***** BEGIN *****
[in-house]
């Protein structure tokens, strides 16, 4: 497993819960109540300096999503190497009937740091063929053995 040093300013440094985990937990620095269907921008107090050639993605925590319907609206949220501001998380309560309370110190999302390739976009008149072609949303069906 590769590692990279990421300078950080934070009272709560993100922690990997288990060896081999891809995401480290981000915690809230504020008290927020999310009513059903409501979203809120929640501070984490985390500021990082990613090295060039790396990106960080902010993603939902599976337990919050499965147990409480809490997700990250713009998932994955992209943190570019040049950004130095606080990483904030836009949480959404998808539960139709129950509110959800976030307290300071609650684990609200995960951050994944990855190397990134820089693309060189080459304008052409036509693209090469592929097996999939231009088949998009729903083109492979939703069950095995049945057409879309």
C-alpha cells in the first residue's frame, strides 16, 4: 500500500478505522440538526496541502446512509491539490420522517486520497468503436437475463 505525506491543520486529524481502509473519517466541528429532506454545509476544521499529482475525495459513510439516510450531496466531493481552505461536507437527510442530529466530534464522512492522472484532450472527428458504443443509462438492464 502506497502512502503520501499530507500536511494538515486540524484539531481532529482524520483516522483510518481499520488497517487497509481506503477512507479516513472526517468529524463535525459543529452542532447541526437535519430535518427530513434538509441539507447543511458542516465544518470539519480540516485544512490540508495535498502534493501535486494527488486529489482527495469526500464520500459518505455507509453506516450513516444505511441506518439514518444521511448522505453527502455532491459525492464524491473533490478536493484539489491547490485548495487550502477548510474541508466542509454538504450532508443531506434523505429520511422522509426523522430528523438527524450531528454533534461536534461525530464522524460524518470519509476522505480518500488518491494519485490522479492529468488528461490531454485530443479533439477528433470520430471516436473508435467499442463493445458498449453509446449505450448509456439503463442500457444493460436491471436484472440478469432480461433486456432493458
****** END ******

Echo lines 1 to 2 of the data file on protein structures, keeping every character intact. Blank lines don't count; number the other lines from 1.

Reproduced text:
[in-house]
């Protein structure tokens, strides 16, 4: 497993819960109540300096999503190497009937740091063929053995 040093300013440094985990937990620095269907921008107090050639993605925590319907609206949220501001998380309560309370110190999302390739976009008149072609949303069906 590769590692990279990421300078950080934070009272709560993100922690990997288990060896081999891809995401480290981000915690809230504020008290927020999310009513059903409501979203809120929640501070984490985390500021990082990613090295060039790396990106960080902010993603939902599976337990919050499965147990409480809490997700990250713009998932994955992209943190570019040049950004130095606080990483904030836009949480959404998808539960139709129950509110959800976030307290300071609650684990609200995960951050994944990855190397990134820089693309060189080459304008052409036509693209090469592929097996999939231009088949998009729903083109492979939703069950095995049945057409879309």